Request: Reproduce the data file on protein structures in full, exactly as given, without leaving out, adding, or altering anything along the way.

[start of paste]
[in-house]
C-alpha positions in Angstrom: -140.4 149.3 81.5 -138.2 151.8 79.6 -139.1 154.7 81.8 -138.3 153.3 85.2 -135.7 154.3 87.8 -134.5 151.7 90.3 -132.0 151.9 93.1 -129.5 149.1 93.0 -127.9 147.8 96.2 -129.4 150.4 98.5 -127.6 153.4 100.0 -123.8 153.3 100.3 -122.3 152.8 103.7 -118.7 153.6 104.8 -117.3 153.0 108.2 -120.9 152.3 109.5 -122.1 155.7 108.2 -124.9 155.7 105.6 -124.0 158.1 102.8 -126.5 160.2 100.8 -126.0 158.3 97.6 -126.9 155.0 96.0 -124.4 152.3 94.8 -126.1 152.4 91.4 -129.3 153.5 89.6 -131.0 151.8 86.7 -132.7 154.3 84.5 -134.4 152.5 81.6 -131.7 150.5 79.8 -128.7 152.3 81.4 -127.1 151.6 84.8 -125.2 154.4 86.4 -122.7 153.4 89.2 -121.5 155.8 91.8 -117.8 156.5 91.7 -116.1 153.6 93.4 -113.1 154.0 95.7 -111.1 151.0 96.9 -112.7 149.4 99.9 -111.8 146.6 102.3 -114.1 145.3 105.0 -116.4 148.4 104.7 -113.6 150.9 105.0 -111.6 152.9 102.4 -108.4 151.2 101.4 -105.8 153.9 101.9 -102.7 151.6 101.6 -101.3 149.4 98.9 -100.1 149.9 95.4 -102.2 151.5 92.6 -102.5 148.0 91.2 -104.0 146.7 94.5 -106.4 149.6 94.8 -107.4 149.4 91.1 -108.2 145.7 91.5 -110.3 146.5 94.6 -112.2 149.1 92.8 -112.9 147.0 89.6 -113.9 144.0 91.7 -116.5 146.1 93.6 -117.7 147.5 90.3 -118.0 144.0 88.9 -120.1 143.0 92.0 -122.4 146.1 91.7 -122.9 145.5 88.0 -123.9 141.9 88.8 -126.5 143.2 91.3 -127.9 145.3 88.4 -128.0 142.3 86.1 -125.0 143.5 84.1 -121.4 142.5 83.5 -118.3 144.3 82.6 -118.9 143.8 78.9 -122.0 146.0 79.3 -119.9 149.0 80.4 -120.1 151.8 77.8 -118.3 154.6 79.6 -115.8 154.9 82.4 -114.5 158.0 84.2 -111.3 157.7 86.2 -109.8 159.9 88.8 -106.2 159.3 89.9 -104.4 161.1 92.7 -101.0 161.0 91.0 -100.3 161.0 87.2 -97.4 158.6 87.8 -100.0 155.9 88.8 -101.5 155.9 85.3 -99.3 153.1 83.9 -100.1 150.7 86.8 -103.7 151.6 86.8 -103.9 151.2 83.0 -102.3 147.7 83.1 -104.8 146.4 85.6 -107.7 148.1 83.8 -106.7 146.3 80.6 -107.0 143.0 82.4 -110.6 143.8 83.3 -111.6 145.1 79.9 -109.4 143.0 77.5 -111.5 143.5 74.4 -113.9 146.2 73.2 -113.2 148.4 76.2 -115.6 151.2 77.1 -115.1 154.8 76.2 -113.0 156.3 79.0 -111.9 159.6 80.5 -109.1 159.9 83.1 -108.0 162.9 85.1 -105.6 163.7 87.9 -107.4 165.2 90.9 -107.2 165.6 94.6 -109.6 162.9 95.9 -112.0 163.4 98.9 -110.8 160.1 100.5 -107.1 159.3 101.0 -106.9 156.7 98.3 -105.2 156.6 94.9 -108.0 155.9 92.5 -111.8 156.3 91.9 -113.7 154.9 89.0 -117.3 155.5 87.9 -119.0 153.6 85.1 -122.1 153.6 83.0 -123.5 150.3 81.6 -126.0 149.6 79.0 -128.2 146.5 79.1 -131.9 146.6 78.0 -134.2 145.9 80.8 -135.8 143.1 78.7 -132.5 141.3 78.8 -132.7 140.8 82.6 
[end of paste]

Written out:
[in-house]
C-alpha positions in Angstrom: -140.4 149.3 81.5 -138.2 151.8 79.6 -139.1 154.7 81.8 -138.3 153.3 85.2 -135.7 154.3 87.8 -134.5 151.7 90.3 -132.0 151.9 93.1 -129.5 149.1 93.0 -127.9 147.8 96.2 -129.4 150.4 98.5 -127.6 153.4 100.0 -123.8 153.3 100.3 -122.3 152.8 103.7 -118.7 153.6 104.8 -117.3 153.0 108.2 -120.9 152.3 109.5 -122.1 155.7 108.2 -124.9 155.7 105.6 -124.0 158.1 102.8 -126.5 160.2 100.8 -126.0 158.3 97.6 -126.9 155.0 96.0 -124.4 152.3 94.8 -126.1 152.4 91.4 -129.3 153.5 89.6 -131.0 151.8 86.7 -132.7 154.3 84.5 -134.4 152.5 81.6 -131.7 150.5 79.8 -128.7 152.3 81.4 -127.1 151.6 84.8 -125.2 154.4 86.4 -122.7 153.4 89.2 -121.5 155.8 91.8 -117.8 156.5 91.7 -116.1 153.6 93.4 -113.1 154.0 95.7 -111.1 151.0 96.9 -112.7 149.4 99.9 -111.8 146.6 102.3 -114.1 145.3 105.0 -116.4 148.4 104.7 -113.6 150.9 105.0 -111.6 152.9 102.4 -108.4 151.2 101.4 -105.8 153.9 101.9 -102.7 151.6 101.6 -101.3 149.4 98.9 -100.1 149.9 95.4 -102.2 151.5 92.6 -102.5 148.0 91.2 -104.0 146.7 94.5 -106.4 149.6 94.8 -107.4 149.4 91.1 -108.2 145.7 91.5 -110.3 146.5 94.6 -112.2 149.1 92.8 -112.9 147.0 89.6 -113.9 144.0 91.7 -116.5 146.1 93.6 -117.7 147.5 90.3 -118.0 144.0 88.9 -120.1 143.0 92.0 -122.4 146.1 91.7 -122.9 145.5 88.0 -123.9 141.9 88.8 -126.5 143.2 91.3 -127.9 145.3 88.4 -128.0 142.3 86.1 -125.0 143.5 84.1 -121.4 142.5 83.5 -118.3 144.3 82.6 -118.9 143.8 78.9 -122.0 146.0 79.3 -119.9 149.0 80.4 -120.1 151.8 77.8 -118.3 154.6 79.6 -115.8 154.9 82.4 -114.5 158.0 84.2 -111.3 157.7 86.2 -109.8 159.9 88.8 -106.2 159.3 89.9 -104.4 161.1 92.7 -101.0 161.0 91.0 -100.3 161.0 87.2 -97.4 158.6 87.8 -100.0 155.9 88.8 -101.5 155.9 85.3 -99.3 153.1 83.9 -100.1 150.7 86.8 -103.7 151.6 86.8 -103.9 151.2 83.0 -102.3 147.7 83.1 -104.8 146.4 85.6 -107.7 148.1 83.8 -106.7 146.3 80.6 -107.0 143.0 82.4 -110.6 143.8 83.3 -111.6 145.1 79.9 -109.4 143.0 77.5 -111.5 143.5 74.4 -113.9 146.2 73.2 -113.2 148.4 76.2 -115.6 151.2 77.1 -115.1 154.8 76.2 -113.0 156.3 79.0 -111.9 159.6 80.5 -109.1 159.9 83.1 -108.0 162.9 85.1 -105.6 163.7 87.9 -107.4 165.2 90.9 -107.2 165.6 94.6 -109.6 162.9 95.9 -112.0 163.4 98.9 -110.8 160.1 100.5 -107.1 159.3 101.0 -106.9 156.7 98.3 -105.2 156.6 94.9 -108.0 155.9 92.5 -111.8 156.3 91.9 -113.7 154.9 89.0 -117.3 155.5 87.9 -119.0 153.6 85.1 -122.1 153.6 83.0 -123.5 150.3 81.6 -126.0 149.6 79.0 -128.2 146.5 79.1 -131.9 146.6 78.0 -134.2 145.9 80.8 -135.8 143.1 78.7 -132.5 141.3 78.8 -132.7 140.8 82.6 